Elsewhere, a state department official said “our policy was to create a strong central government” while three-star general Douglas Lute remarked “we stated our goal is to establish a ‘flourishing market economy.’” Regardless, whatever the goals, the policy goals in Afghanistan were always the morphing preferences of Washington and not based upon the needs, consult or desires of the Afghan people.
Speaking to Liberation News, Jovanni Reyes, a U.S. Army medic from 1993-2007, observed the self-serving nature of commanders illustrated in “The Afghanistan Papers:”
“Officials were putting career, their face, and their egos ahead of what was actually going on. How they actually lie to Congress, lie to the public, and keep that lie going because they didn’t want to be the officers who come out and say we’re being defeated here or this fight is lost. They didn’t want to do that, so they’d rather prolong it. That’s one of the things that was in the Pentagon Papers. Johnson knew that the fight was lost, but he chose to prolong it. He didn’t want to be the president that lost in Vietnam. That’s routine. It’s common.”
Similarly, in Parts III-V, the documents further reveal the extreme chauvinism and arrogance U.S. policy makers brought with them to Afghanistan. With limited exceptions, most of the U.S. military and government figures interviewed bemoan the corruption of Afghans or the perceived double-game of Pakistan.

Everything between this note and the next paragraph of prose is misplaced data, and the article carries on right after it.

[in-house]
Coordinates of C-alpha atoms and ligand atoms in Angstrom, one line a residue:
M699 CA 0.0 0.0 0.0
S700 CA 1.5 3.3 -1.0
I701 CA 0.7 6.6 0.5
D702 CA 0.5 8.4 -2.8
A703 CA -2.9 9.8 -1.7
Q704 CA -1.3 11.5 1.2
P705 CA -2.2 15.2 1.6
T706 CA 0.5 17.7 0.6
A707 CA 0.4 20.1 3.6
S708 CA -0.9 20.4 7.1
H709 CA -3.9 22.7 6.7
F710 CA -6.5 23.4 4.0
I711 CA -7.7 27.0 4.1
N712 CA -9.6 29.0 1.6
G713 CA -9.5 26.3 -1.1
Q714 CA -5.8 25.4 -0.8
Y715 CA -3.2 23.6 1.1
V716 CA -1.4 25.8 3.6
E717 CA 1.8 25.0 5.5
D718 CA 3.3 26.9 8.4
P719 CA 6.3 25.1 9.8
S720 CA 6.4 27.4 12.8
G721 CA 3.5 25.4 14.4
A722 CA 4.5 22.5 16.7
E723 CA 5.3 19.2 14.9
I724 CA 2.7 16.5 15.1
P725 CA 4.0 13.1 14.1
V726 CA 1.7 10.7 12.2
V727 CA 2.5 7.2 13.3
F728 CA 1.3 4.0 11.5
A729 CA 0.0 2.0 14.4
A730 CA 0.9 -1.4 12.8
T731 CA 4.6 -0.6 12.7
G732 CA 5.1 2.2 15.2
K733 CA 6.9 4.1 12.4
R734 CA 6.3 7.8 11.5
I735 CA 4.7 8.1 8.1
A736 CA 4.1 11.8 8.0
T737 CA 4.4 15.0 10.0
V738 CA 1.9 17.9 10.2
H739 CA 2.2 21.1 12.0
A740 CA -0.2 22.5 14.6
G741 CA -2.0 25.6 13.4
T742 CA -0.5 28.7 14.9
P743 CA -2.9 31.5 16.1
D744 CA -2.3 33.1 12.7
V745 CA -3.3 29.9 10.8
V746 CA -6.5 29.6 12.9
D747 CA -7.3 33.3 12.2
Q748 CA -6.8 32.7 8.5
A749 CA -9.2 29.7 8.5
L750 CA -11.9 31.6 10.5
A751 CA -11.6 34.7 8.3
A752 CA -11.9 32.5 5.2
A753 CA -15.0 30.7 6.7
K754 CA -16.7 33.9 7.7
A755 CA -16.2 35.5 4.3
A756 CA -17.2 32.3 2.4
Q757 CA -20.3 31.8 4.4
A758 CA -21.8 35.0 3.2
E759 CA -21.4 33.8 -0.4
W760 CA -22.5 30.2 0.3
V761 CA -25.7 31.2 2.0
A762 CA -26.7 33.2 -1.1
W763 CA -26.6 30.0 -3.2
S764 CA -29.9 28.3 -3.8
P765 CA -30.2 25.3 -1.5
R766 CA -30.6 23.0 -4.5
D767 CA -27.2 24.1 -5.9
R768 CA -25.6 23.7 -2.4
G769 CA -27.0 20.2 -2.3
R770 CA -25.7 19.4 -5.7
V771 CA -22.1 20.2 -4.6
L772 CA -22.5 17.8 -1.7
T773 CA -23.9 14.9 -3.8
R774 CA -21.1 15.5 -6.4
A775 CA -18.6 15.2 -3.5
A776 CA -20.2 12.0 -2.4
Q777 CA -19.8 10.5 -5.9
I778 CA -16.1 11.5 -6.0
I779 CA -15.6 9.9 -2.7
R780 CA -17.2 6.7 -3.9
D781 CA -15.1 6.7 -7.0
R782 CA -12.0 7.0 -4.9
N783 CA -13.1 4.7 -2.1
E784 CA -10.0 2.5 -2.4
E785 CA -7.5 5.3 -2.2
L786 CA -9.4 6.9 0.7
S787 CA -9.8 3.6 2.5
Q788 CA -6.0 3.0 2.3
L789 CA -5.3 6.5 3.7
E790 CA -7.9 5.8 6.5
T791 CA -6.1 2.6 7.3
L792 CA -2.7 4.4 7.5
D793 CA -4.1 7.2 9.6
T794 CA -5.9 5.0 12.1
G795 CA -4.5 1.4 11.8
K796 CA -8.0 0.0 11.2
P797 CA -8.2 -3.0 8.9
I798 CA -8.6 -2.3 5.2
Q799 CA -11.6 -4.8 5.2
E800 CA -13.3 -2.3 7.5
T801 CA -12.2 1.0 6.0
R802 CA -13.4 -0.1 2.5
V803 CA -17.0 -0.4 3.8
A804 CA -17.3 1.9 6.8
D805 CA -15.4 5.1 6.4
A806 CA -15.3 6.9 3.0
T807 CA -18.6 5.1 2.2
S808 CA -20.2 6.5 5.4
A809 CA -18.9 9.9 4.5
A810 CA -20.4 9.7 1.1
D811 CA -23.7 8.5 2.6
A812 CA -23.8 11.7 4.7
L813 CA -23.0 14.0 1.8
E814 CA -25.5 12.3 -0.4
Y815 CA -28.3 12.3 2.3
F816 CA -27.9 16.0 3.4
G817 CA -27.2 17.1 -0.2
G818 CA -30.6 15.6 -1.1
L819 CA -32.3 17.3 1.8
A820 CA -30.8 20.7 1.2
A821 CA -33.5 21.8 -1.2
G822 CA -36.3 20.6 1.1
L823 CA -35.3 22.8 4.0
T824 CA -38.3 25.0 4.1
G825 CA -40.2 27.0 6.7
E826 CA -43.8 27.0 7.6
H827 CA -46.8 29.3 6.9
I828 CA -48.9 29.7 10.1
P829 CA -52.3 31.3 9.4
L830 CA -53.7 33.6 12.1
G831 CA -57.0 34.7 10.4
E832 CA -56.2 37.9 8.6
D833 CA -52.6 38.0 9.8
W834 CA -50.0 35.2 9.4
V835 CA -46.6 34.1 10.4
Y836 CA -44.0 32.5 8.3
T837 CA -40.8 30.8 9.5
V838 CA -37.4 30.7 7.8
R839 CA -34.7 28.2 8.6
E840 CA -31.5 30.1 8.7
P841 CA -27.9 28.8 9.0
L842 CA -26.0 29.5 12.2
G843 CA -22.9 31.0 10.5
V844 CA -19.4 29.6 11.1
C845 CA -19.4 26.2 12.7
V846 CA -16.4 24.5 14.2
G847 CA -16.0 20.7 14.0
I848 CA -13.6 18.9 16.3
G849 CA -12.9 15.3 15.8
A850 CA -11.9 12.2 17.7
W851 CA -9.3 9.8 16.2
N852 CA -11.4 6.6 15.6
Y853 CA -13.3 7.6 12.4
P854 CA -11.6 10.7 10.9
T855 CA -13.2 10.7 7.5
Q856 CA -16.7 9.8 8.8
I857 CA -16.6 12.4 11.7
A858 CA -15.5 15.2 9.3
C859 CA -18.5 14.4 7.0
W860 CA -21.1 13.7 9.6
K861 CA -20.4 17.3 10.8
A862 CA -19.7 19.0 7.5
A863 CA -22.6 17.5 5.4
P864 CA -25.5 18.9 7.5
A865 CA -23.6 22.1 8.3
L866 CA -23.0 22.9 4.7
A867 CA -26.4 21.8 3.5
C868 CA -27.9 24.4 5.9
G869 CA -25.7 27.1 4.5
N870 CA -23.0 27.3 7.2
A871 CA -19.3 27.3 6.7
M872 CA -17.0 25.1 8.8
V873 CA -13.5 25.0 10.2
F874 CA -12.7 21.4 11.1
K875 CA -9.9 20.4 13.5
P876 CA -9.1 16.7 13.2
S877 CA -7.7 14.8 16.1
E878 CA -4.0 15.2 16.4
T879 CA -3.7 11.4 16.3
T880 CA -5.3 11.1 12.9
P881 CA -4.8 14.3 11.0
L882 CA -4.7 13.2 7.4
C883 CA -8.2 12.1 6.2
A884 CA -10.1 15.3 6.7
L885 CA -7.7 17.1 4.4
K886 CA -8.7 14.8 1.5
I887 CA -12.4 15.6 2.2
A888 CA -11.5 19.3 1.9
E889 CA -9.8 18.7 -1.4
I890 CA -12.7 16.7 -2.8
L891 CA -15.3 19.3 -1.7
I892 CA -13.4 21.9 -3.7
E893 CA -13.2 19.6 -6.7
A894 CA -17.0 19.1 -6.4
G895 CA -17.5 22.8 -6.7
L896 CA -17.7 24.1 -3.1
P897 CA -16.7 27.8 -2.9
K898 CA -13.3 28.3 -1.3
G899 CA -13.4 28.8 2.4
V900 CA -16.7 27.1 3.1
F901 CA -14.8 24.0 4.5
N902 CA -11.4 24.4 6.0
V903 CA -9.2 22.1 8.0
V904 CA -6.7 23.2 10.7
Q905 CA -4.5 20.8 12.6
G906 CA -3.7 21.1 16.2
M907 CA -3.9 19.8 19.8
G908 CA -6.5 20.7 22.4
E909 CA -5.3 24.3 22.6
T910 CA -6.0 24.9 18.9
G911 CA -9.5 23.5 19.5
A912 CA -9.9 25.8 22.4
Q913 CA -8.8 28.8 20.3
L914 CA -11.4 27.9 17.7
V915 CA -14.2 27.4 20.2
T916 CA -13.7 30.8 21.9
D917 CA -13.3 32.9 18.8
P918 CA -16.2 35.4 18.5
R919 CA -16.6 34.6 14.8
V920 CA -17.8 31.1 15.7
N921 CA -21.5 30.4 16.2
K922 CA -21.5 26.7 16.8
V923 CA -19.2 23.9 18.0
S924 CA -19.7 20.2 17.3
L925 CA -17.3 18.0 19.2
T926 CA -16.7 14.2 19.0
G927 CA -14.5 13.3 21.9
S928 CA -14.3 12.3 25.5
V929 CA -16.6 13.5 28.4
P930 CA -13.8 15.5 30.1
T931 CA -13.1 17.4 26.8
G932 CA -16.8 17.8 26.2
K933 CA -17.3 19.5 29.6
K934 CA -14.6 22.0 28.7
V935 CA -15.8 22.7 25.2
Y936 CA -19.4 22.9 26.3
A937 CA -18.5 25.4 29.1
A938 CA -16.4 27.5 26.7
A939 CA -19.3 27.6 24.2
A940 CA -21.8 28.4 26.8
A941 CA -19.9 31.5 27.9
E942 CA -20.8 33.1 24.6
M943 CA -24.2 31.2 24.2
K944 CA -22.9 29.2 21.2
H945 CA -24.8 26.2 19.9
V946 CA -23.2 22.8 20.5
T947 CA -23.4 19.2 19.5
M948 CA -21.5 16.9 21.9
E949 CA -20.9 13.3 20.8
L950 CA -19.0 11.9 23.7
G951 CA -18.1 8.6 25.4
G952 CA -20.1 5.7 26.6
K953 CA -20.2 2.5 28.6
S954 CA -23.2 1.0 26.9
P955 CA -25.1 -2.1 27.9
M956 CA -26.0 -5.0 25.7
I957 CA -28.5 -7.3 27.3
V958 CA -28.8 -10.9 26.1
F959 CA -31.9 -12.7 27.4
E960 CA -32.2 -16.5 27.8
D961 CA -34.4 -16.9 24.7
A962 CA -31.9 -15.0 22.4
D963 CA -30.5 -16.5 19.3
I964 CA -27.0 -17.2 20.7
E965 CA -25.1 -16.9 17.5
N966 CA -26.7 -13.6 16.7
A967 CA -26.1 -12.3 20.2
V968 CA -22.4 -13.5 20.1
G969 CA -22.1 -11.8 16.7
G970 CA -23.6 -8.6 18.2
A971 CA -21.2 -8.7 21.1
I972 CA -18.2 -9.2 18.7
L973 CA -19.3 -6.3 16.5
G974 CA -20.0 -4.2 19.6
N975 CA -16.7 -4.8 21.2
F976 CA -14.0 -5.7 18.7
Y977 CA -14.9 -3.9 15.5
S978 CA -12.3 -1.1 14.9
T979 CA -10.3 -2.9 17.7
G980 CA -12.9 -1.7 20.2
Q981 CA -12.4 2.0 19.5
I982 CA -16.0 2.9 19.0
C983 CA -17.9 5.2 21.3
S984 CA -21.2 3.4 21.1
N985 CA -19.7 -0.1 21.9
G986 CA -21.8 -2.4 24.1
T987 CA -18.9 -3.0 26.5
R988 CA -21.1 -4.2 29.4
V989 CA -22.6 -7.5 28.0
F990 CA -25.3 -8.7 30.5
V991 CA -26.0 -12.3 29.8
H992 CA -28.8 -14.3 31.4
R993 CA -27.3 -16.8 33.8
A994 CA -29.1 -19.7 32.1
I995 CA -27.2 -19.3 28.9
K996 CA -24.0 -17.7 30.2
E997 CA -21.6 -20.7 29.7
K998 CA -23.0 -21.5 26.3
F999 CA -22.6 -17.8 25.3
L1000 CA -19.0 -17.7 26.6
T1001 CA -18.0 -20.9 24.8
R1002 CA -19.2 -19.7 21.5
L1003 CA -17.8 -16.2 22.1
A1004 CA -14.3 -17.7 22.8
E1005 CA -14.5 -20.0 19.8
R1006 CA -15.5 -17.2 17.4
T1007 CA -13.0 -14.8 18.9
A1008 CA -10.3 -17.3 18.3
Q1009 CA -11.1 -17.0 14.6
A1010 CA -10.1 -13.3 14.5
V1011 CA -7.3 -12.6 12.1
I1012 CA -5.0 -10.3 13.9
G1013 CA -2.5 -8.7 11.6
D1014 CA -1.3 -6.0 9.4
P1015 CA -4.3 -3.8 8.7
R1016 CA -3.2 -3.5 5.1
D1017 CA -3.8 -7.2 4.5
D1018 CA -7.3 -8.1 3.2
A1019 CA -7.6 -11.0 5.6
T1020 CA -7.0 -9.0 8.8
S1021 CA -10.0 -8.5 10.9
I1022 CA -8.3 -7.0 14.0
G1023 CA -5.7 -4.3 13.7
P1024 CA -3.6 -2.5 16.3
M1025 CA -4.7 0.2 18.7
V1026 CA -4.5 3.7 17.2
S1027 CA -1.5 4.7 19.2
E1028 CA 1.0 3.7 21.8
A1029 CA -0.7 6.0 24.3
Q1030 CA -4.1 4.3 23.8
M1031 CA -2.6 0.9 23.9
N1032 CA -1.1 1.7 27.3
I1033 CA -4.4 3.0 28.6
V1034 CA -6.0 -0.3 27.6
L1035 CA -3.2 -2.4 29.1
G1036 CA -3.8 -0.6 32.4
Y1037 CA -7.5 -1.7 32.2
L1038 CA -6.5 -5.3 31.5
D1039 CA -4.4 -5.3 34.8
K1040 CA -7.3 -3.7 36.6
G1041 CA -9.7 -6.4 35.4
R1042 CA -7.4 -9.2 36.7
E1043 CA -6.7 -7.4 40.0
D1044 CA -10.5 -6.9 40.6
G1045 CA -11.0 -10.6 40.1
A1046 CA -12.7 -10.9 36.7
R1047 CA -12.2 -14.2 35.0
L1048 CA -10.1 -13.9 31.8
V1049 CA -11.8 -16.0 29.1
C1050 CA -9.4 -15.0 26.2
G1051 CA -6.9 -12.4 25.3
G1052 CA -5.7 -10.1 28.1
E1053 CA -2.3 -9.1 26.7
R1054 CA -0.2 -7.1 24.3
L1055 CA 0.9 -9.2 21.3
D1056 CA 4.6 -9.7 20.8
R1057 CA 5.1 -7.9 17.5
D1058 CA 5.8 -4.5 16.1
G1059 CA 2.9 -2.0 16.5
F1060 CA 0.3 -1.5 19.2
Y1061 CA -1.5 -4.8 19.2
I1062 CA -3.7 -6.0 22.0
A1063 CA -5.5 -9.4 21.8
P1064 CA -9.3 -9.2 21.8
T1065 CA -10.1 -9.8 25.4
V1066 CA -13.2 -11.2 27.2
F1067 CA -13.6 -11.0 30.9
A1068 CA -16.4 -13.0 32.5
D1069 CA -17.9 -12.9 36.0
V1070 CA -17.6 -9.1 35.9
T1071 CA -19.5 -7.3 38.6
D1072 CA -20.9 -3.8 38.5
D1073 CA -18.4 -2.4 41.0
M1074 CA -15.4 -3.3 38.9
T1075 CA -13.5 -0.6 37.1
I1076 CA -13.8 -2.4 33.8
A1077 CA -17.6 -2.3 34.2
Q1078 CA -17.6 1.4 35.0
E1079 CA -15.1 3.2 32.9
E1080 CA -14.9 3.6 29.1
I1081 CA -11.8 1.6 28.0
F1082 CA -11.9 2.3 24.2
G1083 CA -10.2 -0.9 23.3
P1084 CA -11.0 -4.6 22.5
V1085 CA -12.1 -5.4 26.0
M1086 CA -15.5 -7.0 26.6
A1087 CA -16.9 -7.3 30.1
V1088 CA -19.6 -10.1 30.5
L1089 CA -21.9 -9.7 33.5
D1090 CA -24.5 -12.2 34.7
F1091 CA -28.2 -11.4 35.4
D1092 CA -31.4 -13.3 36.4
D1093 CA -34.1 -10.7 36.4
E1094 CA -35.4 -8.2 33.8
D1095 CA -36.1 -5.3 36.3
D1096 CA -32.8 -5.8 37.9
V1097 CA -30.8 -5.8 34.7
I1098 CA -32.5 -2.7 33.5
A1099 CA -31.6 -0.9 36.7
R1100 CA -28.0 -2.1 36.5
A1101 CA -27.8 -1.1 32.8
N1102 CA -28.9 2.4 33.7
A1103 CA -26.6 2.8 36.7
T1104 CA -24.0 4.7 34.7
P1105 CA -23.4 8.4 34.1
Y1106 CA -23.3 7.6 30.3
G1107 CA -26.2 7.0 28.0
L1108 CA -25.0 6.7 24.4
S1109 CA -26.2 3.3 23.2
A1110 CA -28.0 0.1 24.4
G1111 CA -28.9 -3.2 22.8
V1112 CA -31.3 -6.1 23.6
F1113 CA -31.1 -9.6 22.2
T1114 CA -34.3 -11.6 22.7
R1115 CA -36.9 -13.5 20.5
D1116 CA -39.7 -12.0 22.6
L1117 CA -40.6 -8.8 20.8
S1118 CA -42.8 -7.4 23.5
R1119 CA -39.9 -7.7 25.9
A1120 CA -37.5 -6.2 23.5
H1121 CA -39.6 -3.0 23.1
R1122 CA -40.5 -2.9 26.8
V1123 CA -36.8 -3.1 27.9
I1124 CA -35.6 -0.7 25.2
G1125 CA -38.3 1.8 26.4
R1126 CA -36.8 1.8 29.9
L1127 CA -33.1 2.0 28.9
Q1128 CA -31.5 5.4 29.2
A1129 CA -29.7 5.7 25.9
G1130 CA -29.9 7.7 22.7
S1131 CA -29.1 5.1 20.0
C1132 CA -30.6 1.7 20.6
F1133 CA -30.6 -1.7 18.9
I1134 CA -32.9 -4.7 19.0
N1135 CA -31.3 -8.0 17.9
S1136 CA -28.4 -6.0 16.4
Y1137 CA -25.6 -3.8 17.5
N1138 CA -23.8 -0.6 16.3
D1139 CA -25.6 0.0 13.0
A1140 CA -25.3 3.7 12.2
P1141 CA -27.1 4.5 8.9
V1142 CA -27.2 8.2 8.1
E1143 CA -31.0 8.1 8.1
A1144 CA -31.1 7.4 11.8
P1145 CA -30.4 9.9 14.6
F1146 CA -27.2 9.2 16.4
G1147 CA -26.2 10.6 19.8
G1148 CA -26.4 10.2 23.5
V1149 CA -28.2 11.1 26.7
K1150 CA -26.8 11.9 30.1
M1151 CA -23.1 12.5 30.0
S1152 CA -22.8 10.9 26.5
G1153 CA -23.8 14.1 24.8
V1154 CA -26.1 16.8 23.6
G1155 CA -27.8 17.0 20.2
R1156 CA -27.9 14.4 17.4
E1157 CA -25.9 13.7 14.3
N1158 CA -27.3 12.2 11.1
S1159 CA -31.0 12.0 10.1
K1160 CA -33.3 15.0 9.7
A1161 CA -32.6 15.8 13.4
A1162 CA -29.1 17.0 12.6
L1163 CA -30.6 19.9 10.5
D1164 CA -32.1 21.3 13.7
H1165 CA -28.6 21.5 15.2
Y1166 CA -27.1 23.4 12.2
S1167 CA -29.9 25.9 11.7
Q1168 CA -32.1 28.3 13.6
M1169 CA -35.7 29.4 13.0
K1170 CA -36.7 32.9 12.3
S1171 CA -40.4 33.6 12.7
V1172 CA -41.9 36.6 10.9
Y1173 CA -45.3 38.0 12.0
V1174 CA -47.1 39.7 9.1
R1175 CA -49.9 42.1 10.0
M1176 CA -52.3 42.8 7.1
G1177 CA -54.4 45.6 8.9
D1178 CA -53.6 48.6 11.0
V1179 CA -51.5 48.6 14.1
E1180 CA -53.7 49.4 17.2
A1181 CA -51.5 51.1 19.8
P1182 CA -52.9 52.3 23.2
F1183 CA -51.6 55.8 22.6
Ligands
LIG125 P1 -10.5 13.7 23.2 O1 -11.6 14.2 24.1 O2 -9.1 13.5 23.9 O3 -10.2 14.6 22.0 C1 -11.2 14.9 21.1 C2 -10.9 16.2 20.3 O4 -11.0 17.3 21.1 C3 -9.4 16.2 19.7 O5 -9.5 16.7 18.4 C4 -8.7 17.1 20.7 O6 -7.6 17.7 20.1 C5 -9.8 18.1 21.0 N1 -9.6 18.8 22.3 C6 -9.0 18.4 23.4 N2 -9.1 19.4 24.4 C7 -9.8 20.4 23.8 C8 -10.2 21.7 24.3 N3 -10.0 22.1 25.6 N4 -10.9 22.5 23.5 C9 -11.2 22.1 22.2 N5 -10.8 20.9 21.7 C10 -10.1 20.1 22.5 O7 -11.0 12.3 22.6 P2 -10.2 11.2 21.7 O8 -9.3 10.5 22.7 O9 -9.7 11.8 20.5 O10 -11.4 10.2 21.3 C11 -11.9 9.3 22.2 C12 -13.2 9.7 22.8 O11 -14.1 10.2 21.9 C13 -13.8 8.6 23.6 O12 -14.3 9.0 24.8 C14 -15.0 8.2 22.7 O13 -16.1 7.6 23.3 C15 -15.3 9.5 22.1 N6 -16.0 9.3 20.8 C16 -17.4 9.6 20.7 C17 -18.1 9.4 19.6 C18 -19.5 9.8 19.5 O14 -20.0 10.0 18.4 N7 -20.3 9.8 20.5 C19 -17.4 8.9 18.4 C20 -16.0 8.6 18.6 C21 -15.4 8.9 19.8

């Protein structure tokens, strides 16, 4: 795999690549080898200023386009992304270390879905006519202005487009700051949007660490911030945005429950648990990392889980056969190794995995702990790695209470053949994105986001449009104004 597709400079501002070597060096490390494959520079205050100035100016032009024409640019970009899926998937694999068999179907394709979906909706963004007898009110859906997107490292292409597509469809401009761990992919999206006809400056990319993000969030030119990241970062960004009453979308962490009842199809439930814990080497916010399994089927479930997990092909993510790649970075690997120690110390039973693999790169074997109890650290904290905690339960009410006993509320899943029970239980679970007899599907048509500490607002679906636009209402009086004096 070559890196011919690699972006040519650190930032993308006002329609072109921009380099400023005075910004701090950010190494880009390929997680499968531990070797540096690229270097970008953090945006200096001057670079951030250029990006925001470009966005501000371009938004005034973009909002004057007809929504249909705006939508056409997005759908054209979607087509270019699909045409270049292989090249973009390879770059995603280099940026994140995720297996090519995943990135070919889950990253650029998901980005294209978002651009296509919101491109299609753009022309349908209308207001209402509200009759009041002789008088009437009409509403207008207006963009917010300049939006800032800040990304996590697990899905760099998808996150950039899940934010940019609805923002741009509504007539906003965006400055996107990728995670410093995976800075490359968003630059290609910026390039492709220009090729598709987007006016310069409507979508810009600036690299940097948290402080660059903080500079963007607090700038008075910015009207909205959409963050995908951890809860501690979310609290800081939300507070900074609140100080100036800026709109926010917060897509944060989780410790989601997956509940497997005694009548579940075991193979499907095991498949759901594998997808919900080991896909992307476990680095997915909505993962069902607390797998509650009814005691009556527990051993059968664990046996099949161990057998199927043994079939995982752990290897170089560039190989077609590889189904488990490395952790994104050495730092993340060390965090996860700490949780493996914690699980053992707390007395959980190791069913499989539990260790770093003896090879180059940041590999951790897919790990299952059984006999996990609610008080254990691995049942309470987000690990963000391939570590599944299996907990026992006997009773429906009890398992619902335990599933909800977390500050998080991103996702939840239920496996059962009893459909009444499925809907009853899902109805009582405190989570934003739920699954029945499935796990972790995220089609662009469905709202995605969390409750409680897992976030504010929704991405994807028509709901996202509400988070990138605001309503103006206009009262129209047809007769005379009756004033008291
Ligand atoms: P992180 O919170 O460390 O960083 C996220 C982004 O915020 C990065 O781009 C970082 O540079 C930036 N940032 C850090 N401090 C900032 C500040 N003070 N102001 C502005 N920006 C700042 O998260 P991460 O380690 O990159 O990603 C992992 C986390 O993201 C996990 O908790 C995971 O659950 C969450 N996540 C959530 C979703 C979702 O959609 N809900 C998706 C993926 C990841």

There is only one reference to how Afghanistan represents a U.S. conflict dating back to 1979, when the United States supported the Mujahideen in Afghanistan via Operation Cyclone with the explicit purpose of dragging the Soviet Union into a quagmire. Ambassador Ryan Crocker repeats a statement by Ashfaq Kayani, Pakistan’s Intelligence Chief: ”One day you’ll be gone again, it’ll be like Afghanistan the first time, you’ll be done with us, but we’re still going to be here because we can’t actually move the country”
Part III in particular, titled ‘How U.S. Efforts to Rebuild Afghanistan Backfired,’ illustrates Washington’s dictatorial attitude and hostility to Afghan self-determination, even from those it trusted within the country.
Meanwhile, The Washington Post shows its complicity in making excuses for this abject failure. National Security Adviser under Bush, Stephen Hadley remarks, “We just don’t have a post-conflict stabilization model that works… I don’t have any confidence that if we did it again, we would do any better.” Yet somehow The Washington Post shortly after still writes “no nation needed more building than Afghanistan. Desperately poor, it had been consumed by continuous warfare since 1979, when it was invaded by another superpower, the Soviet Union” without mentioning the United States’ destabilizing role in that invasion.
Confusingly, The Post also writes, “several U.S. officials told government interviewers it quickly became apparent that people who would make up the Afghan ruling class were too set in their ways to change” before delivering the quotes to illustrate the point:
- National Endowment for Democracy Senior Program Officer for Afghanistan, Richard Kraemer:
- Afghan bureaucrats “were in favor of a socialist or communist approach because that’s how they remembered things the last time the system worked.”
- “We had all good intentions,. . . but we had plenty of hubris. Dogmatic adherence to free-market principles led to our inability to adopt a nuanced, balanced approach to what Afghanistan needed.”
- Ambassador Robert Finn:
Rather than the report’s diagnosis, these comments better describe an invading force which is too set in its own ways to allow Afghans to determine their method of government or economic system. The United States even had a president picked out for the newly “free” country.
This is part one of a three-part series on the Afghanistan Papers.